Consider the alternative — gate-keepers that pre-judge what’s allowed on the Internet. Unacceptable. If we fail to allow the users at the edge of the Internet — both the creators and the customers — if we don’t allow THEM to decide what succeeds and fails on the Internet, we will have lost the Internet.

If we allow powerful, consolidated companies like Comcast to put their own private tweaks on the public suite of Internet protocols, we risk losing the Internet. Usage caps and private deals are just the thin edge of the wedge.

When Comcast comes to your Community Broadband Network and says, “Let’s make a deal,” the deal may seem sweet, but the risk is that we lose the Internet.

If we lose the Internet, Community Broadband networks will be the biggest losers.

What can we do about that? That’s another talk. But in short, I believe that Network Neutrality was a symptom of the open Internet. Fighting for Network Neutrality is a good fight, but it is a mistake to think that it is an end in and of itself. It is a symptom of an open, heterogeneous Internet based on public protocols.

The root cause, the thing that made the Internet great, was that it was a network of networks. The best way to preserve that is to ensure — by law — that network operators have no motive to make private changes to the suite of Internet protocol within their own networks. The best way to do that is to make it illegal for network operators to have any financial interest in any of the content that travels on their networks.

This is called structural separation. It is the only long-term enforceable, sustainable way to save the Internet and to preserve our investments in Community Broadband Networks.

If we want the dream, we have to ensure that the Internet of tomorrow remains a network of heterogeneous networks. In the short-term, if we could stop with the “broadband, broadband, broadband” already and, instead, talk about Internet connections, it will help us build awareness of what’s really important.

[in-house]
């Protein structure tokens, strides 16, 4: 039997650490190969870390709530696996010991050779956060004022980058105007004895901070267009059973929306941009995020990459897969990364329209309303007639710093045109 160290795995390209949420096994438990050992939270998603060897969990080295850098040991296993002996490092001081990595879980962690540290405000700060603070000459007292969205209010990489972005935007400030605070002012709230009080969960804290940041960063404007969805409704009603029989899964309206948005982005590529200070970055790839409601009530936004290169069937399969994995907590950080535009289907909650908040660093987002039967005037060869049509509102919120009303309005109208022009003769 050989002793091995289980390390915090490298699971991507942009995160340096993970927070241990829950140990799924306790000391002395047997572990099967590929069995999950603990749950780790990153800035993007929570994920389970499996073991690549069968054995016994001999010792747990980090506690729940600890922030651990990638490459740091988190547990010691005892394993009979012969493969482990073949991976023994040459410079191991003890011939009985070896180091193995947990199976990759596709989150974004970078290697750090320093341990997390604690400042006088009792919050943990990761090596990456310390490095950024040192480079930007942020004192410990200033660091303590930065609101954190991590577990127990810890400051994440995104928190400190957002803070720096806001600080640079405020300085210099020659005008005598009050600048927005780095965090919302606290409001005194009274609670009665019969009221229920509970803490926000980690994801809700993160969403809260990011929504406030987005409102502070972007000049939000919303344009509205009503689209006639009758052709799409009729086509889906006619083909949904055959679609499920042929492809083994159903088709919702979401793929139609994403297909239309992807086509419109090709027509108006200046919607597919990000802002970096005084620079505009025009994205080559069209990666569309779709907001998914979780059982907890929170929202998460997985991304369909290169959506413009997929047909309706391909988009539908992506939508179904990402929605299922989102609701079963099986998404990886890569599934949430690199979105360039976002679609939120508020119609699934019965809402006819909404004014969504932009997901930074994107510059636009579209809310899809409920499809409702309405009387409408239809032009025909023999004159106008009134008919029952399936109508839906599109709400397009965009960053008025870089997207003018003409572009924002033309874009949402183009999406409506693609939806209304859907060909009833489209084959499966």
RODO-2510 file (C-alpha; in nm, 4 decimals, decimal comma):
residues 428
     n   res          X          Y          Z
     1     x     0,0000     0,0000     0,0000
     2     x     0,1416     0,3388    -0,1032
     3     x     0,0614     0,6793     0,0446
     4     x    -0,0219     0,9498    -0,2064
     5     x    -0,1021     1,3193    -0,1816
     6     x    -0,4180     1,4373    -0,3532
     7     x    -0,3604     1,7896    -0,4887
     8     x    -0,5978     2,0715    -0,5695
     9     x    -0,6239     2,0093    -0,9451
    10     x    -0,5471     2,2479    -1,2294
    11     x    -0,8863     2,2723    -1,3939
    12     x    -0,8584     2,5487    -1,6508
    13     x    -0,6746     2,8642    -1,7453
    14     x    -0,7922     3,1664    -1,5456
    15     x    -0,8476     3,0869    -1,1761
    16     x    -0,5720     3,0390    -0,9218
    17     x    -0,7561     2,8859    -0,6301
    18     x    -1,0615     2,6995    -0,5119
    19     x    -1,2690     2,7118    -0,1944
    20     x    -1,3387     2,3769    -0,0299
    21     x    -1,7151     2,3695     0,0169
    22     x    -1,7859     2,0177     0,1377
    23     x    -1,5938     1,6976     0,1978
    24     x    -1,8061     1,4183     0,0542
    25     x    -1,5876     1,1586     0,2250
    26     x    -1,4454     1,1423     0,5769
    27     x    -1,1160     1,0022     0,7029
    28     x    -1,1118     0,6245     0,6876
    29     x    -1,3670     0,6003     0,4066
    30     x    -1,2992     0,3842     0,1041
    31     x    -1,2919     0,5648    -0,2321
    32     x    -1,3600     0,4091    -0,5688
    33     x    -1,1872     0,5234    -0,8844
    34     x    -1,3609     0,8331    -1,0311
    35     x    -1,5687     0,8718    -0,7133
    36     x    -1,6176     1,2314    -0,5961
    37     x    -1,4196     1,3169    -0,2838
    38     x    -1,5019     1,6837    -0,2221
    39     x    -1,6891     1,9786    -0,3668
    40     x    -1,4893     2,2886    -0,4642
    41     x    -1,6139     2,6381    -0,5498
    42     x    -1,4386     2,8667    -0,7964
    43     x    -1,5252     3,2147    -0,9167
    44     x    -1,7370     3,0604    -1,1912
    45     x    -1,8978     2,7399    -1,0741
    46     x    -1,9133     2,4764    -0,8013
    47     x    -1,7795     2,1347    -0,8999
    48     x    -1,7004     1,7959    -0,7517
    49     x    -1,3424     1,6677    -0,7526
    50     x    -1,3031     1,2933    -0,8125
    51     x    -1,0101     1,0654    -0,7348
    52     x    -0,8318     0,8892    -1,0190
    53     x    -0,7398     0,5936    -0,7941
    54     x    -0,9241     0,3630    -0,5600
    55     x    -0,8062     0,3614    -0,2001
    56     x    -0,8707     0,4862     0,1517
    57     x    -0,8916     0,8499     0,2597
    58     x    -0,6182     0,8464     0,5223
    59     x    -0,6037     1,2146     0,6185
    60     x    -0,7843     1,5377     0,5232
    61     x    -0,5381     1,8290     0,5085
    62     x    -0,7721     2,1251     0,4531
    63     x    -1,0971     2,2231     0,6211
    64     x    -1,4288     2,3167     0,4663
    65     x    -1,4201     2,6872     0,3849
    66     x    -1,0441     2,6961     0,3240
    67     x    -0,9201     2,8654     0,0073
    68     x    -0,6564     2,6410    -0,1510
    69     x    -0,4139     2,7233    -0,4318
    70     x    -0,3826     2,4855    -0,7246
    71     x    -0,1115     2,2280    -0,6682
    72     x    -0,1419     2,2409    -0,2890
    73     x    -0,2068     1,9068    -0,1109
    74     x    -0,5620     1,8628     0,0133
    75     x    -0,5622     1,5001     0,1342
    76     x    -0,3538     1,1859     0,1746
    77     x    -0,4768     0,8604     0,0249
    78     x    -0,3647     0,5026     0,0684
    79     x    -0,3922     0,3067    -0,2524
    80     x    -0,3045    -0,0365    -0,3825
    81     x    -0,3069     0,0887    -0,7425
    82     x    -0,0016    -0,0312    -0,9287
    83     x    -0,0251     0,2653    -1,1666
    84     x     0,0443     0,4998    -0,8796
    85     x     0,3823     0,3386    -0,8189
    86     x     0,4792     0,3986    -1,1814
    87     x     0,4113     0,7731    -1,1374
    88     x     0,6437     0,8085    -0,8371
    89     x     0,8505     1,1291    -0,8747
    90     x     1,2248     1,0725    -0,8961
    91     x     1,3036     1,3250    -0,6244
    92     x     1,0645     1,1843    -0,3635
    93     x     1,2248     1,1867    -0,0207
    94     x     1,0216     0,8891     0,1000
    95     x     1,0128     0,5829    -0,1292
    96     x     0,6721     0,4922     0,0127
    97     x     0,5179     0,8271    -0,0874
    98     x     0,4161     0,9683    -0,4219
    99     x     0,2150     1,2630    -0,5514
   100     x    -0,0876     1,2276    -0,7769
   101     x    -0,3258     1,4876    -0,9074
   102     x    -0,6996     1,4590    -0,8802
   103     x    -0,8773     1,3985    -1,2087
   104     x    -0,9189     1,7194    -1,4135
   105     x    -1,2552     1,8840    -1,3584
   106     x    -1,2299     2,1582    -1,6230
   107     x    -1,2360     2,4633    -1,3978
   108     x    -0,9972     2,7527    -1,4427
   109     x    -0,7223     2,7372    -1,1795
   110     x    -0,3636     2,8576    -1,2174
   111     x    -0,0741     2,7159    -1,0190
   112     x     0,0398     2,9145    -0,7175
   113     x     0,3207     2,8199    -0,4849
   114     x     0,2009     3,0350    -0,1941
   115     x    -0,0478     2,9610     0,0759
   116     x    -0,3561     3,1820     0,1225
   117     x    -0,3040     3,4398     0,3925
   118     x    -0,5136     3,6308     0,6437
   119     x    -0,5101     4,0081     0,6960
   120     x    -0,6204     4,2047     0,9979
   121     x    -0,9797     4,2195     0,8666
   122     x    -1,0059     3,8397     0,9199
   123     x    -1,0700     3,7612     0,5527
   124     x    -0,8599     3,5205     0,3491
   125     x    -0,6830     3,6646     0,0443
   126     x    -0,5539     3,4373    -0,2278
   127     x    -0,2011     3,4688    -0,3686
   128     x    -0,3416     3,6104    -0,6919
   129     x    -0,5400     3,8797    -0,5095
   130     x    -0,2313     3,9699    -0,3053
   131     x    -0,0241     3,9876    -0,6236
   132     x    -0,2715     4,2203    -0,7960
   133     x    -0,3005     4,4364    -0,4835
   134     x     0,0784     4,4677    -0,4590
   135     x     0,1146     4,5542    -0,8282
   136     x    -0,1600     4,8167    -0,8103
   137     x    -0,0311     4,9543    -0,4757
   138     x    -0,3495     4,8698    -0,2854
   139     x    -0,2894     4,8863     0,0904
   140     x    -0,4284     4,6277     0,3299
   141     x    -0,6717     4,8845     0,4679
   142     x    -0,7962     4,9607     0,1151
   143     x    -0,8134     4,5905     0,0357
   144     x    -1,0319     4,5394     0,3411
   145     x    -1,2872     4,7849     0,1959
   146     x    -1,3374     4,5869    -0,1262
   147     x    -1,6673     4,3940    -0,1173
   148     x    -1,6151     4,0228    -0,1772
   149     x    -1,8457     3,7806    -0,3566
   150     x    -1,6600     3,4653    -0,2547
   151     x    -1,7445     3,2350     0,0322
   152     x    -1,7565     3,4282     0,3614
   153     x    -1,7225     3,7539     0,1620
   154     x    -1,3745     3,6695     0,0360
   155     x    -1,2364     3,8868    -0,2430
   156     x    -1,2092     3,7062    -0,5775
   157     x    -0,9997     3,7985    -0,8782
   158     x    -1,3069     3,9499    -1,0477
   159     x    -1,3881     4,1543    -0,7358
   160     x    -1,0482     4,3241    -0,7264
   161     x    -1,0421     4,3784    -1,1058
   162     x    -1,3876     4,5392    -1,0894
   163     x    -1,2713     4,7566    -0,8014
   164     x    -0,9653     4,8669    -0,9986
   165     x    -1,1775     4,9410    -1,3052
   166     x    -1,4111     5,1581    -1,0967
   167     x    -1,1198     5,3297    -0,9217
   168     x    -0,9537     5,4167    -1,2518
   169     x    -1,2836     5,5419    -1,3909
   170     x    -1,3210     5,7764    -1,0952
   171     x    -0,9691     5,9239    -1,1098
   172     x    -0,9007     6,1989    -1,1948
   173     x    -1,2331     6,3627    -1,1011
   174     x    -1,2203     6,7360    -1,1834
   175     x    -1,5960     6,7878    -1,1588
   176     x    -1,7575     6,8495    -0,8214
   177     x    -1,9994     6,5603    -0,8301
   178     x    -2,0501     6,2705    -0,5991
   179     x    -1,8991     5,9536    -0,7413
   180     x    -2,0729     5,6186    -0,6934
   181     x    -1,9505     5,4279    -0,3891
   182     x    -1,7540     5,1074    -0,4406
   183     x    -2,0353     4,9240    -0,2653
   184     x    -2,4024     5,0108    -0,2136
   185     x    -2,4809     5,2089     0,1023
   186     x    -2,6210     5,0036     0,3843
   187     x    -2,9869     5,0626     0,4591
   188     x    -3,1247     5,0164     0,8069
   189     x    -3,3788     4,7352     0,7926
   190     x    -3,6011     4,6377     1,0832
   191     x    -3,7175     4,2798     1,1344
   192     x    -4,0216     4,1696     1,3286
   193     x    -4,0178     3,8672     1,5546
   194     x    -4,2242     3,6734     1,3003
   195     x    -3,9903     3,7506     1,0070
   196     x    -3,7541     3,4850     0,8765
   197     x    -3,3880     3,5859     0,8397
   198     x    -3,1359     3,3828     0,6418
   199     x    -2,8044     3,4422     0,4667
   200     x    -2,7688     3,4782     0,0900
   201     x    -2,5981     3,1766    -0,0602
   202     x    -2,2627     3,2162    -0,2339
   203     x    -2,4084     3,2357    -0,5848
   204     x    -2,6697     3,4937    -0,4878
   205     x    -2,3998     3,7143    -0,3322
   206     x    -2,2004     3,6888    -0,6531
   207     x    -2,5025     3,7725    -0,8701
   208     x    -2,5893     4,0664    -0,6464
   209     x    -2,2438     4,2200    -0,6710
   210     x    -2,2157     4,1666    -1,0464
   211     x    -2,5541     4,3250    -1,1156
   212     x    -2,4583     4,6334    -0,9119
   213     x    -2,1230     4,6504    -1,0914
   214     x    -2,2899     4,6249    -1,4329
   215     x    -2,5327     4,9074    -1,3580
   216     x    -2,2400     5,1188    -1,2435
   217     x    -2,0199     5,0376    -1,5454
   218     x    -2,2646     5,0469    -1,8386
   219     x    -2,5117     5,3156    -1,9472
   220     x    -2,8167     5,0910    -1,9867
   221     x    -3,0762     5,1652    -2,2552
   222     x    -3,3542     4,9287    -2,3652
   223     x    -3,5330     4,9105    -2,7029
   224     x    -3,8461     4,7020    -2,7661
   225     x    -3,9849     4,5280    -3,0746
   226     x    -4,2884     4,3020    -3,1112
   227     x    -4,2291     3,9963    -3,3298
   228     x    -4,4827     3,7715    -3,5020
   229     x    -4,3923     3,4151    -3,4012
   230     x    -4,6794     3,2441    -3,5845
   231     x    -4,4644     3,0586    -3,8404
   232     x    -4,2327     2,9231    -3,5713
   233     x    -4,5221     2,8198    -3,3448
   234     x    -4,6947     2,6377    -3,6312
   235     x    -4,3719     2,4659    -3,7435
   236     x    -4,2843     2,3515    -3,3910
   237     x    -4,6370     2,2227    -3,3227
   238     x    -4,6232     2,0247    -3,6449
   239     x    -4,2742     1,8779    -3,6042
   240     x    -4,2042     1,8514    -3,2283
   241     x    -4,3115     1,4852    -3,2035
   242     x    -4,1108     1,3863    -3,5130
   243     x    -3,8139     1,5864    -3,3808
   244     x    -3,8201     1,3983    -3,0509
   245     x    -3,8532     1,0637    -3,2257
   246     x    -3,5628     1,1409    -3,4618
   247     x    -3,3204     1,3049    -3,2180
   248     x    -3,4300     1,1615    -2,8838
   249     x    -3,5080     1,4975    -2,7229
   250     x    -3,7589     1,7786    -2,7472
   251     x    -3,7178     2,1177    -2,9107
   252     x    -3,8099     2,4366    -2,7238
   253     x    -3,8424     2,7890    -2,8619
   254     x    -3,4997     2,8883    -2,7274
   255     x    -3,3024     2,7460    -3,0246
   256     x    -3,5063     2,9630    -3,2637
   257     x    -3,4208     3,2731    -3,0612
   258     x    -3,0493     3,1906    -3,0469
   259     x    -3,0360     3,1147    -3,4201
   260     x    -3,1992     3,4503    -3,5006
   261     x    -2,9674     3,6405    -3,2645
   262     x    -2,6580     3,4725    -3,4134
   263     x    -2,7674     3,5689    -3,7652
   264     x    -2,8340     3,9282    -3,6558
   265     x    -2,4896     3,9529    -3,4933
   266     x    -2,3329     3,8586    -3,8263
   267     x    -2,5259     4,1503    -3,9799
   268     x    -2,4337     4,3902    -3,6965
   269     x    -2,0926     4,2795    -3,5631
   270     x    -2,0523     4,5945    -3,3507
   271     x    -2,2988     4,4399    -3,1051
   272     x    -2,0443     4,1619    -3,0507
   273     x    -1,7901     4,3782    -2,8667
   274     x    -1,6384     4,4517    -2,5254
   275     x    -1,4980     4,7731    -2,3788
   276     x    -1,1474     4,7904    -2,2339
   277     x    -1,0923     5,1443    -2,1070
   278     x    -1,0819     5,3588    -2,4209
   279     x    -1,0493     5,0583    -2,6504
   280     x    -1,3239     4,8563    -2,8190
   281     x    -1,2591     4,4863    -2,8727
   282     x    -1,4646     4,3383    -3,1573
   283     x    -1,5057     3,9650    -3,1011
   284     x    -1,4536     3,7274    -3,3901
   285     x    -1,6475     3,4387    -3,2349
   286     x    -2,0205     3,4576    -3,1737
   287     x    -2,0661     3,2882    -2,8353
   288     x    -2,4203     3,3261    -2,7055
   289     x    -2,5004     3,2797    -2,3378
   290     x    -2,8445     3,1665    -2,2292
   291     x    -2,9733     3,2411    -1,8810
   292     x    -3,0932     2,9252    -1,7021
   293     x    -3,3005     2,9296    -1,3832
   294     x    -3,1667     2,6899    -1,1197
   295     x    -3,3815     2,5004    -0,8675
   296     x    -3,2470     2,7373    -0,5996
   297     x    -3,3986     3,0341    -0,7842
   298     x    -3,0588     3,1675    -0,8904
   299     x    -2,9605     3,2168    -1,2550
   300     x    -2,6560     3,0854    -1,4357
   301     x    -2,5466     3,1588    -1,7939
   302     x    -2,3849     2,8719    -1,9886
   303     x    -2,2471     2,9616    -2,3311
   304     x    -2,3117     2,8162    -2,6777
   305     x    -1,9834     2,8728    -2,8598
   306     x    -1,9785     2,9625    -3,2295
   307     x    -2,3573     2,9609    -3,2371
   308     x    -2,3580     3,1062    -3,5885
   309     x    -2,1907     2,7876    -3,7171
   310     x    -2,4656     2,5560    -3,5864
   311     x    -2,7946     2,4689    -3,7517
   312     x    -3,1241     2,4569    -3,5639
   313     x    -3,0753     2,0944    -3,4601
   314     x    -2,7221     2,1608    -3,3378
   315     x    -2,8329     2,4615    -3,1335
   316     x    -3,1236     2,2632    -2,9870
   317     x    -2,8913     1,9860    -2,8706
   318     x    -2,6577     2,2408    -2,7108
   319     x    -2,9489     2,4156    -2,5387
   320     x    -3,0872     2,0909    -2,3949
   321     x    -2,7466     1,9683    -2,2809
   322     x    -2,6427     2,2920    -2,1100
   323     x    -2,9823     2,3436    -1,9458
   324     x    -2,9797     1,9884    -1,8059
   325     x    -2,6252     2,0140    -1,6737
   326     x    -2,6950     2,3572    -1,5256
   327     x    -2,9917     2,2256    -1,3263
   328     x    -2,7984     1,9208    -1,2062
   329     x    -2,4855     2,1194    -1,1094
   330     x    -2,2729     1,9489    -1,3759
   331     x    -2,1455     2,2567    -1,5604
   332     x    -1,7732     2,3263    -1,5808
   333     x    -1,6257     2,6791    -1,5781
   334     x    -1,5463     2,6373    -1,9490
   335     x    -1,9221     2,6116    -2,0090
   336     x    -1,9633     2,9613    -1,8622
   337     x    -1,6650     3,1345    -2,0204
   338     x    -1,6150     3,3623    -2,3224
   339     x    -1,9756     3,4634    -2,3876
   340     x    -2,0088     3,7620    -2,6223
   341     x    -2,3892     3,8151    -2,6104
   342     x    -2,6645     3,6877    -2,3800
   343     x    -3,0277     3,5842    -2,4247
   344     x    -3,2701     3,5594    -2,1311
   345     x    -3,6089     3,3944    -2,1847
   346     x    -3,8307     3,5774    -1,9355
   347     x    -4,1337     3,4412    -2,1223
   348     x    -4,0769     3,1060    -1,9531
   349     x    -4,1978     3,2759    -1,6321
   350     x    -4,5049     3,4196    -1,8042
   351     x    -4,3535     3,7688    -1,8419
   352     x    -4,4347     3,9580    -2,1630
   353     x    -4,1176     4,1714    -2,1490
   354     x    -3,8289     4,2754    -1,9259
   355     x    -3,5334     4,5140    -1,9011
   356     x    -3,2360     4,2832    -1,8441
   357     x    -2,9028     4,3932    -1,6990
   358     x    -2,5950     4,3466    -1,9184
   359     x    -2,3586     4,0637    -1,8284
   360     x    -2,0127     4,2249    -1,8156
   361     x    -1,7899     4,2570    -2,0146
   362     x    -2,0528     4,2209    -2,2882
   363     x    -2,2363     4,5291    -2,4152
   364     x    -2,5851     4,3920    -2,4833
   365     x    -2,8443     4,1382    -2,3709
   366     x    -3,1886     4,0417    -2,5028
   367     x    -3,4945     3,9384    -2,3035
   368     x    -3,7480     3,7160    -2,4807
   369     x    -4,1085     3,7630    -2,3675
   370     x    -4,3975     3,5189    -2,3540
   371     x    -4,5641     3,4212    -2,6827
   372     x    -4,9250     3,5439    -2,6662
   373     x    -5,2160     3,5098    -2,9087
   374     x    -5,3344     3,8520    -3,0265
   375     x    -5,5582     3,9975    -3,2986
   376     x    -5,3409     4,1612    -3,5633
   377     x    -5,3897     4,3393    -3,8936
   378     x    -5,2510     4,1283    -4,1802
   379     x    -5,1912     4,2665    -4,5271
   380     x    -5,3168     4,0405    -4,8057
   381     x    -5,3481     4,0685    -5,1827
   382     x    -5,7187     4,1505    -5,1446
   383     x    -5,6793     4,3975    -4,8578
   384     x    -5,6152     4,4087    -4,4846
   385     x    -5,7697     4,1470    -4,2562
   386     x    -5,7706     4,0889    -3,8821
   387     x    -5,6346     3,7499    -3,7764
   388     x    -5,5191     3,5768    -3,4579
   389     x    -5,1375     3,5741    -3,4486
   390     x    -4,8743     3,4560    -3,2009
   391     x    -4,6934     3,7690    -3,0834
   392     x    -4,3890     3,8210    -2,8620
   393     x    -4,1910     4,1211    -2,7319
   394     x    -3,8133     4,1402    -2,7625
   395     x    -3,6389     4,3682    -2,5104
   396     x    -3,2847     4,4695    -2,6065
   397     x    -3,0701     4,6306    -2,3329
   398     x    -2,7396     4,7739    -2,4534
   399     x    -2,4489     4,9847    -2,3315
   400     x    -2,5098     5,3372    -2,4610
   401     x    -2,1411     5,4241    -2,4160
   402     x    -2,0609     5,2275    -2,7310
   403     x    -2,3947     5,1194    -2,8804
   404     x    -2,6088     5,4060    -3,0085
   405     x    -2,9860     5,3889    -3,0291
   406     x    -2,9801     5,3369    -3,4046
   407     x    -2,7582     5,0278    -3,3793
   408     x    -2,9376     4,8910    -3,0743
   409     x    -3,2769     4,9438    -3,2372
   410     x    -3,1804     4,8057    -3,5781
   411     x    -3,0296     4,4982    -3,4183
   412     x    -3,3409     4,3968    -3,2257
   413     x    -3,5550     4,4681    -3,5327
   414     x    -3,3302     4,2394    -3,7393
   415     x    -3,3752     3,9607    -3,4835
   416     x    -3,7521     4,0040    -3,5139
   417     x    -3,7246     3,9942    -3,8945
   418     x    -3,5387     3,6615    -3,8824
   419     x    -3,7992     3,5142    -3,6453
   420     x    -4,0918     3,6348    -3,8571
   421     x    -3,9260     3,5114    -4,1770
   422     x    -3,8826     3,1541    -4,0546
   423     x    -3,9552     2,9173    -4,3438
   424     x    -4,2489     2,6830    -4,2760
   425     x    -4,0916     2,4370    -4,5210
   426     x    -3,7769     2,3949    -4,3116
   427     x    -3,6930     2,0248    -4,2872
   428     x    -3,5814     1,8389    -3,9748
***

Thank you!


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I just re-watched the first part of my eComm talk from 2008, in which I tried to tell applications providers that Comcast, Verizon and AT&T were moving up the stack, that all these ideas about innovative applications would not be aired at conferences like eComm, but at meetings inside Comcast, Verizon and AT&T.

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On February 11, join BoingBoing, Mozilla, Reddit, the Electronic Frontier Foundation, Demand Progress, the ACLU, Fight for the Future, Greenpeace, Roots Action, Free Press, ThoughtWorks, the Center for Democracy and Technology, Access, the Open Technology Institute, and many other fine organizations (such as isen.com, LLC) to honor the memory of Aaron Swartz and further the work he started.


I can’t help reading this transcript of Pete Seeger’s testimony before the House Unamerican Activities Committee on August 18, 1955 without imagining what Mr. Tavenner, Mr. Scherer and Chairman Walter would say today in 2014 while they were examining NSA evidence, not from newspapers or fliers, but from private emails, phone calls, financial transactions and even video games in some secret room in suburban Maryland. h/t Cory at BoingBoing.

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Pete Seeger died last night. My little memorial to him is here.

Just now Andrew Revkin sent me a pointer to his NYT Blog reminiscence of Pete:

One of the most surprising, and wonderful, things I ever heard Pete say came when I videotaped a conversation at his house in which Andrew Blechman of Orion Magazine asked this:

What gives you hope when you think of the future, when you think of the next 30 years?

His immediate reply? “The Internet.”

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Way back in 2008, I wrote a blog post about the inordinately large number of people around George Gilder who had been indicted or convicted of crimes. These include Michael Milken, Charles Keating, Joe Nacchio, Gary Winnick and Henry Nicholas.

Today Dinesh D’Souza joins this illustrious group [WaPo], [Reuters].

I hasten to add that an indictment is not a conviction. Technically, we are innocent until proven guilty. (I wish this were more than a technicality.) Sometimes we’re innocent even after being proven guilty.

Furthermore, according to Harvey Silverglate’s book, Three Felonies a Day: How the Feds Target the Innocent, a Federal prosecutor who wants to find something on you usually will.

Furthermore, a violation of the law can be more moral than acting within it.